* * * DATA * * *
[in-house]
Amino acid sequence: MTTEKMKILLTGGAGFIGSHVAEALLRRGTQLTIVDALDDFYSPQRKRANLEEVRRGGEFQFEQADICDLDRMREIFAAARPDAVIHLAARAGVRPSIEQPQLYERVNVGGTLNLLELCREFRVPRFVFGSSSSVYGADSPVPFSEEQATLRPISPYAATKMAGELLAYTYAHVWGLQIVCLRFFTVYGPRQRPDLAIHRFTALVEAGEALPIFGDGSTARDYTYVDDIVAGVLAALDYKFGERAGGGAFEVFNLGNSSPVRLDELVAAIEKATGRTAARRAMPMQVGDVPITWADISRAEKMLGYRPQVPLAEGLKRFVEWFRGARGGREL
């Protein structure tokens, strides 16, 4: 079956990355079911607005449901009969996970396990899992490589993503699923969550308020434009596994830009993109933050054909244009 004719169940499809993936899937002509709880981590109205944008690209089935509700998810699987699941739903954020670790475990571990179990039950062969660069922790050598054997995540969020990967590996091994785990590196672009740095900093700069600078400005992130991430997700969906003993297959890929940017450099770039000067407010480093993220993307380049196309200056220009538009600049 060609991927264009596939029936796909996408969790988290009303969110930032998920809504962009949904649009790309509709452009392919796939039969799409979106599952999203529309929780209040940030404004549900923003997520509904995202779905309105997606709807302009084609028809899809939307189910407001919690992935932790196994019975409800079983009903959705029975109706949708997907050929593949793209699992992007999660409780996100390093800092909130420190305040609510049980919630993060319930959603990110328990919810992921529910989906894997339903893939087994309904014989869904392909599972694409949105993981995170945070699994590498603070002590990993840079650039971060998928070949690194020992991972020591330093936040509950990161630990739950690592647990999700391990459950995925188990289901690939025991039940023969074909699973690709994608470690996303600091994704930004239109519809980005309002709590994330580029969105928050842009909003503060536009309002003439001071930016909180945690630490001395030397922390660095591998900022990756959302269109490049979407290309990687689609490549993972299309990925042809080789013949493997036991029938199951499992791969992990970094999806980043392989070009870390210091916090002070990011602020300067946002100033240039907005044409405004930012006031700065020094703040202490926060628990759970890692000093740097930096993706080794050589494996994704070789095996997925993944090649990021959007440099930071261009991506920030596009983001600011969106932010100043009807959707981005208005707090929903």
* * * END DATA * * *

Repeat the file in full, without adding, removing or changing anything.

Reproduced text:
[in-house]
Amino acid sequence: MTTEKMKILLTGGAGFIGSHVAEALLRRGTQLTIVDALDDFYSPQRKRANLEEVRRGGEFQFEQADICDLDRMREIFAAARPDAVIHLAARAGVRPSIEQPQLYERVNVGGTLNLLELCREFRVPRFVFGSSSSVYGADSPVPFSEEQATLRPISPYAATKMAGELLAYTYAHVWGLQIVCLRFFTVYGPRQRPDLAIHRFTALVEAGEALPIFGDGSTARDYTYVDDIVAGVLAALDYKFGERAGGGAFEVFNLGNSSPVRLDELVAAIEKATGRTAARRAMPMQVGDVPITWADISRAEKMLGYRPQVPLAEGLKRFVEWFRGARGGREL
């Protein structure tokens, strides 16, 4: 079956990355079911607005449901009969996970396990899992490589993503699923969550308020434009596994830009993109933050054909244009 004719169940499809993936899937002509709880981590109205944008690209089935509700998810699987699941739903954020670790475990571990179990039950062969660069922790050598054997995540969020990967590996091994785990590196672009740095900093700069600078400005992130991430997700969906003993297959890929940017450099770039000067407010480093993220993307380049196309200056220009538009600049 060609991927264009596939029936796909996408969790988290009303969110930032998920809504962009949904649009790309509709452009392919796939039969799409979106599952999203529309929780209040940030404004549900923003997520509904995202779905309105997606709807302009084609028809899809939307189910407001919690992935932790196994019975409800079983009903959705029975109706949708997907050929593949793209699992992007999660409780996100390093800092909130420190305040609510049980919630993060319930959603990110328990919810992921529910989906894997339903893939087994309904014989869904392909599972694409949105993981995170945070699994590498603070002590990993840079650039971060998928070949690194020992991972020591330093936040509950990161630990739950690592647990999700391990459950995925188990289901690939025991039940023969074909699973690709994608470690996303600091994704930004239109519809980005309002709590994330580029969105928050842009909003503060536009309002003439001071930016909180945690630490001395030397922390660095591998900022990756959302269109490049979407290309990687689609490549993972299309990925042809080789013949493997036991029938199951499992791969992990970094999806980043392989070009870390210091916090002070990011602020300067946002100033240039907005044409405004930012006031700065020094703040202490926060628990759970890692000093740097930096993706080794050589494996994704070789095996997925993944090649990021959007440099930071261009991506920030596009983001600011969106932010100043009807959707981005208005707090929903």